Mid-sized businesses champion true hybrid working, but adoption struggles remain

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Carl Williams. Grant Thornton. Liverpool. United Kingdom.

New research from Grant Thornton UK LLP’s latest Business Outlook Tracker* finds that, since the lifting of legal COVID-19 restrictions in February, just over half (51%) of the 604 mid-sized businesses surveyed have adopted a hybrid working approach.

This is quite a significant dip compared to responses from the December 2021 round of the Tracker, when 88% of respondents surveyed were working in a hybrid way.

The new findings show that hybrid working is offering many benefits to the 310 businesses who said they were adopting this approach. These benefits include boosting productivity (54%) and improving their people’s wellbeing (65%).

Overall, just over half (51%) of those who have adopted a hybrid working approach find that it is working well in their business. This is a drop compared to December however, where 64% of those working this way believed it was working well, suggesting that struggles remain with adopting an effective approach.

In fact, almost one in five (19%) of those currently adopting a hybrid working approach said that they’re struggling to implement it effectively.

Carl Williams is Partner and Practice Leader at Grant Thornton UK LLP in the North West, said:

“While flexible approaches and working from home has been the norm for many office-based workers over the last two years, most of the time has been spent with everyone having little choice and working the same way – remotely. With legal restrictions now completely removed, we have entered a new environment where companies and their people are learning to embrace and adopt true hybrid working approaches. With more disparate workforces, potentially spread across the country, it will take time for teams to find a rhythm that works for the individuals, the team itself and the needs of the business.

“While having a choice over ways of working may take some time to adjust to, for both businesses and their people, it’s vital that businesses do prioritise this and support their talent in helping them decide how to work. The reliance on technology to keep us connected has been key over the last couple of years, and this next step is no different. Effective and efficient use of technology, and ongoing communication with your people, will once again be critical. But the technology required may change slightly, with requirements for more in-office tools that enable seamless communication and interaction with those at home to support different ways of working and keep a more agile workforce connected.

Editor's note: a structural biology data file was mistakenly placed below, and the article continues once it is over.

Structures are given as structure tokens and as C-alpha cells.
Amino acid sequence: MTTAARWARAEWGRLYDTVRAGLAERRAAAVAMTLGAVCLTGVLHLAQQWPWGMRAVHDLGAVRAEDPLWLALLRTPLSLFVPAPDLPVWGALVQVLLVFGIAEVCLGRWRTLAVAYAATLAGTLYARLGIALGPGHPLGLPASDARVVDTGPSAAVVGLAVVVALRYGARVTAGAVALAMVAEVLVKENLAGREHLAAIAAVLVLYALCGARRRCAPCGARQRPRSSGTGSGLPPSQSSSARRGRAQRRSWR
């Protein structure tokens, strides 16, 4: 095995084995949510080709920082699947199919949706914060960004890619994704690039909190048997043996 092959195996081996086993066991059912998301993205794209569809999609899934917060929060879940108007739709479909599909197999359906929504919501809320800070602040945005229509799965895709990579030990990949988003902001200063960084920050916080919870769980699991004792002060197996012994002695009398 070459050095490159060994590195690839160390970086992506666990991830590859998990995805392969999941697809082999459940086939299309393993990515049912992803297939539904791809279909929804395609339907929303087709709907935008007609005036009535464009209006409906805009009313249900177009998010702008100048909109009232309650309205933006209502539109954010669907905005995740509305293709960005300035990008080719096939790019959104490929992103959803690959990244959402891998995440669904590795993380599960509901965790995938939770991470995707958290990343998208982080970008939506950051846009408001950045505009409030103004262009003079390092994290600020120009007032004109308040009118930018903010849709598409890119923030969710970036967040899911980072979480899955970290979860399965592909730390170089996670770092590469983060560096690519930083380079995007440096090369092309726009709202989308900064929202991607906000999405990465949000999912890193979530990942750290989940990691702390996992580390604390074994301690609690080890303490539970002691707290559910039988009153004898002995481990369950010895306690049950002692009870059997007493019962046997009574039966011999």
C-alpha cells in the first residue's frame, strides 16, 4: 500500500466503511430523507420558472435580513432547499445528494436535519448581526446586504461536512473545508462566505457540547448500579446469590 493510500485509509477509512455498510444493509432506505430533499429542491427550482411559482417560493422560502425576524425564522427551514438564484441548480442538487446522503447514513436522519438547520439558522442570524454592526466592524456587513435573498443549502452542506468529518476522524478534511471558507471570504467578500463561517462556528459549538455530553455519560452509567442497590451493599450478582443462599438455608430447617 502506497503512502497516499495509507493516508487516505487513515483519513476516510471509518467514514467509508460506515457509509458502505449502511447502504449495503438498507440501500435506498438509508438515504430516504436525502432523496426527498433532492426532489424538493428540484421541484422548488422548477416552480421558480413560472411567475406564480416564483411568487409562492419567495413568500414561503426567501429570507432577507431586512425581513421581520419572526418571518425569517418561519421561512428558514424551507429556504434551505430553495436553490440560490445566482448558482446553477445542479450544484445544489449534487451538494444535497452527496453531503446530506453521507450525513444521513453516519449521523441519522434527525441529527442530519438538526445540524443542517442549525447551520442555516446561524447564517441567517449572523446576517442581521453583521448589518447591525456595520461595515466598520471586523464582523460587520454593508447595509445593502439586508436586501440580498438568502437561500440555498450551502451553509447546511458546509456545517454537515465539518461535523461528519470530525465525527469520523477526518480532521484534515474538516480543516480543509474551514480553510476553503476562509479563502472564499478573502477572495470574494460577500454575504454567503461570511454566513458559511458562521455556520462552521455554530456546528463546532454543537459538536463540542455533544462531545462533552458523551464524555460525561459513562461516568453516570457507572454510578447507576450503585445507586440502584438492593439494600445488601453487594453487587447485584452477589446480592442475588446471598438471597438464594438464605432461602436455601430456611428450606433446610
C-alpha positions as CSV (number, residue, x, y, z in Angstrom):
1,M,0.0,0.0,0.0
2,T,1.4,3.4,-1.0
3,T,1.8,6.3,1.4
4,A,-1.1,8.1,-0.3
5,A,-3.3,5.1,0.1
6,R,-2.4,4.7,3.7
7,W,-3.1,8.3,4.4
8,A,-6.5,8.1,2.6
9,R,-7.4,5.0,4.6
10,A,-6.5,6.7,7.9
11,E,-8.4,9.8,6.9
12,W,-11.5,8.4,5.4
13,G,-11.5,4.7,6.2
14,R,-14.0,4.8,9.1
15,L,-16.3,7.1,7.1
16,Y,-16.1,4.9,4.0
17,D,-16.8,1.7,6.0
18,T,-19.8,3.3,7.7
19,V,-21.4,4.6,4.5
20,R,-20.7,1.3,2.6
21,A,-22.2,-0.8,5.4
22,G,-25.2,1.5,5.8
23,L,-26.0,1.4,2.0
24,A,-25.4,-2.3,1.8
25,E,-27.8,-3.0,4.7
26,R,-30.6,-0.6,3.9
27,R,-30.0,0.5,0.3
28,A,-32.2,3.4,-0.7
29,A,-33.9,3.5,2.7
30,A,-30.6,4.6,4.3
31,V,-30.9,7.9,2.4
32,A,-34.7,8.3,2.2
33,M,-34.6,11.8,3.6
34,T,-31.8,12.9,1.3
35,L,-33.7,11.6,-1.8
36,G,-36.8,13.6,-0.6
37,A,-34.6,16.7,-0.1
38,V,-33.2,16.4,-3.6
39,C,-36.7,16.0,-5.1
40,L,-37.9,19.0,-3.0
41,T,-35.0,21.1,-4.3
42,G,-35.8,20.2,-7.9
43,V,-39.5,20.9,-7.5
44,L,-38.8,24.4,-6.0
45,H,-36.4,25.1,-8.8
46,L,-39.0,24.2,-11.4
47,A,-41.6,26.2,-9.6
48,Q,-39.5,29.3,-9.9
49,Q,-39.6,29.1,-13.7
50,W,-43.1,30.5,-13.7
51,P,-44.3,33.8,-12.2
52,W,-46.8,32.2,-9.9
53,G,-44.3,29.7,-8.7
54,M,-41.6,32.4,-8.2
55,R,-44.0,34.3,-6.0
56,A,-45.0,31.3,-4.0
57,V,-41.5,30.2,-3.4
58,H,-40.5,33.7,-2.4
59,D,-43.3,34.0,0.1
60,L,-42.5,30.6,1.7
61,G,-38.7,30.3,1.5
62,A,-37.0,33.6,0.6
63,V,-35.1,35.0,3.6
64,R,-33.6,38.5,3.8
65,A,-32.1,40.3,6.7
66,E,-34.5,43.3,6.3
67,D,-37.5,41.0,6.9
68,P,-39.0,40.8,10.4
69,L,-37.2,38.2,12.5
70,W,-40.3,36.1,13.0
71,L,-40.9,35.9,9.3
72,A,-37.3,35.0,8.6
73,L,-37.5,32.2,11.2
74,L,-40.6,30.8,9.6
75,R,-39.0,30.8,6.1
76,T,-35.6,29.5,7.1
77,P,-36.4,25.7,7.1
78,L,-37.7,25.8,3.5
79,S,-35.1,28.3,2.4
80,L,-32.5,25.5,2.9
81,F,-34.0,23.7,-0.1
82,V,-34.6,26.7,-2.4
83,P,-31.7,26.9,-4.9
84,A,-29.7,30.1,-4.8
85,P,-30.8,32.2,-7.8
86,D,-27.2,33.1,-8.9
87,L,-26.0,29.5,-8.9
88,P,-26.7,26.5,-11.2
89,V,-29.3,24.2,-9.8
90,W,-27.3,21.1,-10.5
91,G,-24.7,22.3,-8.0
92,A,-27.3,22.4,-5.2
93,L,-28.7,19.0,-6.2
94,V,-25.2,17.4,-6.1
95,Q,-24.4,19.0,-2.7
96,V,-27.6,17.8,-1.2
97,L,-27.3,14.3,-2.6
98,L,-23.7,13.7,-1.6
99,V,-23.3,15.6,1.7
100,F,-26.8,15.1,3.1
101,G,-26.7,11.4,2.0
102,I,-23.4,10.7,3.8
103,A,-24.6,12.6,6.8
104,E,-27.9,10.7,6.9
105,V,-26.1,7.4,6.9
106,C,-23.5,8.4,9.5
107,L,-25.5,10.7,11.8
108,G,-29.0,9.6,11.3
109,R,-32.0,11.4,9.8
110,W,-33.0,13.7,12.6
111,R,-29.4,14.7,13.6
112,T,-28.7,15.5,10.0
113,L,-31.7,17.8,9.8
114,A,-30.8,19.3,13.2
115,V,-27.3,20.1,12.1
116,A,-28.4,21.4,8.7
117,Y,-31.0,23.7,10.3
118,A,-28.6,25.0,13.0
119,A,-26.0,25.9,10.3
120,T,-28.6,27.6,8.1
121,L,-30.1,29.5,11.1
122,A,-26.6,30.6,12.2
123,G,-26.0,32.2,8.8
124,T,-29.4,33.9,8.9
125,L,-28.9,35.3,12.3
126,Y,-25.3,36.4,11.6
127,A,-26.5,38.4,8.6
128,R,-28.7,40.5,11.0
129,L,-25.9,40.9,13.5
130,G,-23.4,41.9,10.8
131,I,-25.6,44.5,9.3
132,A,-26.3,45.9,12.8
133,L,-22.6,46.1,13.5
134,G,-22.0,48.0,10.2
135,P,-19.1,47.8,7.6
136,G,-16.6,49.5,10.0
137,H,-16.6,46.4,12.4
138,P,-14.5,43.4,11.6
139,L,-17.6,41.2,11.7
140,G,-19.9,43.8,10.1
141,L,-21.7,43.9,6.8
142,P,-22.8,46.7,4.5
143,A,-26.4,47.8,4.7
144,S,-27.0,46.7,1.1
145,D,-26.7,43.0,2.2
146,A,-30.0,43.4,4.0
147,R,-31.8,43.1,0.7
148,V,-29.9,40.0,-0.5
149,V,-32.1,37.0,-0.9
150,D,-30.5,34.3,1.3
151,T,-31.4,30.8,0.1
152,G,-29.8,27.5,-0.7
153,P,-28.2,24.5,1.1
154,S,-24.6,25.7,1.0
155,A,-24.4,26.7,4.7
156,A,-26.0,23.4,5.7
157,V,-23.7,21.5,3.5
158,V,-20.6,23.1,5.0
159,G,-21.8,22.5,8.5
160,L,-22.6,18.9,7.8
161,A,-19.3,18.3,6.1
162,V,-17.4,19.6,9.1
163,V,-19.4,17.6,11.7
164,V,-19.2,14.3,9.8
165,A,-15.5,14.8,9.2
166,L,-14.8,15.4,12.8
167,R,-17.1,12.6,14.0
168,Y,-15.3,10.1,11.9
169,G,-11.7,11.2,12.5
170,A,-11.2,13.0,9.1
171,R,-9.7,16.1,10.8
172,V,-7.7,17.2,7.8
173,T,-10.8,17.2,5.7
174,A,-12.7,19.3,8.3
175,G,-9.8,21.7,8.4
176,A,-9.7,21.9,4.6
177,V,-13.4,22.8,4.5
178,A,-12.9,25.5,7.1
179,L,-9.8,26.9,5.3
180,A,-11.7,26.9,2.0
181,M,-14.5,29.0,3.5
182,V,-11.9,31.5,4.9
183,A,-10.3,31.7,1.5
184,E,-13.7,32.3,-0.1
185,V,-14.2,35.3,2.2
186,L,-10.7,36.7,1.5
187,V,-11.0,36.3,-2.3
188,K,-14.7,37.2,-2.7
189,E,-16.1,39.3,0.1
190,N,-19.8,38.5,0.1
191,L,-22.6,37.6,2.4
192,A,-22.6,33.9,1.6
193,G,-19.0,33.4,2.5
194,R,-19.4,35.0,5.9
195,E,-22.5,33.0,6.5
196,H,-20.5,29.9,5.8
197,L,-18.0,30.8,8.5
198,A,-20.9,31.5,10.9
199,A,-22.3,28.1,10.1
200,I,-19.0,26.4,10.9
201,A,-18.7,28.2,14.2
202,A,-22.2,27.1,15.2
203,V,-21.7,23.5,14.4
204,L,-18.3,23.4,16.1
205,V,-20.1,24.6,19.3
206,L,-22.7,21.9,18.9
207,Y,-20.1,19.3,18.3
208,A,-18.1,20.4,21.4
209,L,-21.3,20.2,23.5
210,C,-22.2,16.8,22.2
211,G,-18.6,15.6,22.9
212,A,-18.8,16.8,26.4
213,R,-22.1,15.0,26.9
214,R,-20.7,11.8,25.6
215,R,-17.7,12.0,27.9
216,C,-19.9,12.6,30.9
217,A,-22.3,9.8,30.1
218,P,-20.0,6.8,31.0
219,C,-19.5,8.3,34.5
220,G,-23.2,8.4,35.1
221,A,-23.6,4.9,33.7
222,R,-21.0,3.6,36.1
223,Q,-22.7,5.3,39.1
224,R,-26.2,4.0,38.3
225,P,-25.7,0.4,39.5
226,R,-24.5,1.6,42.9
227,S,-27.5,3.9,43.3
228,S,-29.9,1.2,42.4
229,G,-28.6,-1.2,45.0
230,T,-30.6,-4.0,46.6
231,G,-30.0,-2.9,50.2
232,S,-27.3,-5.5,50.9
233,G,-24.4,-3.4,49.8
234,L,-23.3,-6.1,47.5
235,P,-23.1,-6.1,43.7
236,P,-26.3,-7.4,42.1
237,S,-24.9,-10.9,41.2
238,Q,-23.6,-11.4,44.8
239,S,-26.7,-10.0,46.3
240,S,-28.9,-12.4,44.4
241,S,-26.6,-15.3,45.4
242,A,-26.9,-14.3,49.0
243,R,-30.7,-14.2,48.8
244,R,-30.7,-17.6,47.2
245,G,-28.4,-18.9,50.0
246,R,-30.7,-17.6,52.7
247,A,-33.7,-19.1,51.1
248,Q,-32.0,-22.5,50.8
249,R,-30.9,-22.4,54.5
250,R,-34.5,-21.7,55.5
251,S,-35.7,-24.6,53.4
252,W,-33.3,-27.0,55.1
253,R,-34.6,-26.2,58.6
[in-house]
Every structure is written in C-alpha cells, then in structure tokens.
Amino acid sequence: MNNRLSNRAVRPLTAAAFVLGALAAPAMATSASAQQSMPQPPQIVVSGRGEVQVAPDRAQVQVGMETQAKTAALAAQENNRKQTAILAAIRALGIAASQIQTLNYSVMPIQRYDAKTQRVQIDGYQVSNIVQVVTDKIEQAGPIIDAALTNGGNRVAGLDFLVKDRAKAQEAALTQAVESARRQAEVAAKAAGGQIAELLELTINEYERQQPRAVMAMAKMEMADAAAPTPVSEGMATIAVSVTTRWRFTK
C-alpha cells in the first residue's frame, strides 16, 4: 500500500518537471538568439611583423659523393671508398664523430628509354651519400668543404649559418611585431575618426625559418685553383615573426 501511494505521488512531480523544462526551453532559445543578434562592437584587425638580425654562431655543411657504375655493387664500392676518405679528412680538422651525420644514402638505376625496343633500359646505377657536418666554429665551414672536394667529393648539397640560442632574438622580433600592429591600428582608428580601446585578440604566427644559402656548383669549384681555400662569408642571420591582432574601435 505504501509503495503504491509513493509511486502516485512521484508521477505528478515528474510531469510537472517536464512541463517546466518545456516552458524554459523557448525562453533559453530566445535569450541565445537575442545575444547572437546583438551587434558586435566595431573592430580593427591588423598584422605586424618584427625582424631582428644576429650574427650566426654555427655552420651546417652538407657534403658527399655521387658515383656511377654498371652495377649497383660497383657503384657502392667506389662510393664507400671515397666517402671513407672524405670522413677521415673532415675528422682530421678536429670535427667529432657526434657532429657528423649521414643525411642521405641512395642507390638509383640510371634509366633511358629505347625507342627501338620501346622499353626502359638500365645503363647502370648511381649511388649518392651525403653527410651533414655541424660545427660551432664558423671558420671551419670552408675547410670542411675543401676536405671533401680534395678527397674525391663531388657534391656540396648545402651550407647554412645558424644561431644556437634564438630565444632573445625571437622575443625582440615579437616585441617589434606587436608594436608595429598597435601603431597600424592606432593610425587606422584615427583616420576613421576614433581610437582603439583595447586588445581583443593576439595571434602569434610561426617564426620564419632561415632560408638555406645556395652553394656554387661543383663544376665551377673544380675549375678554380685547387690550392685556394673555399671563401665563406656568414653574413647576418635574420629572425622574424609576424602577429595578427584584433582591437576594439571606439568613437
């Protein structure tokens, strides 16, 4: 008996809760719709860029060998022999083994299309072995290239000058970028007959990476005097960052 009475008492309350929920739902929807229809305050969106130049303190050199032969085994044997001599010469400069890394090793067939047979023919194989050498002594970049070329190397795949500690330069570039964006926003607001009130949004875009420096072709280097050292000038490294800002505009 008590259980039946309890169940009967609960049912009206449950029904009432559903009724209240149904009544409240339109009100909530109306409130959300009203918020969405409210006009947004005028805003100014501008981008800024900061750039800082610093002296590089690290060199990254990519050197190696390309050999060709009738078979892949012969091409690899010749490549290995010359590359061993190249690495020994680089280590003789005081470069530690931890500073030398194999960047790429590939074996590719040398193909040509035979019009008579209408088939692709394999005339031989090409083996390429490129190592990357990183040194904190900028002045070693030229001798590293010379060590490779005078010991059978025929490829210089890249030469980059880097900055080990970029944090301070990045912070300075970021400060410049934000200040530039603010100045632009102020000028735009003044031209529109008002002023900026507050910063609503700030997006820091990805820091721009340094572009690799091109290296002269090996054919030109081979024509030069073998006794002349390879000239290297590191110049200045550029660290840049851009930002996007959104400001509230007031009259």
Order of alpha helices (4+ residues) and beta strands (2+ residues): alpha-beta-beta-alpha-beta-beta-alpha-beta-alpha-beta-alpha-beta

“There is no doubt that those that fully embrace true hybrid working, and work with their people to support them in deciding what work is best done at home and what sort of work achieves the best results when done in person, will have a sustainable, competitive advantage. Both in productivity and, critically, in attracting and retaining talent.”

The new research follows the findings of an internal survey from Grant Thornton earlier this year which found that, of the 2,206 people in the firm who responded, the majority believe that hybrid working allows them to be more productive (93%) and supports their wellbeing (91%).

A more recent internal firm survey in early May also found that 95% of the 2,018 people who responded feel trusted by their manager to work in a hybrid way and do their job effectively no matter how, when or where they work.

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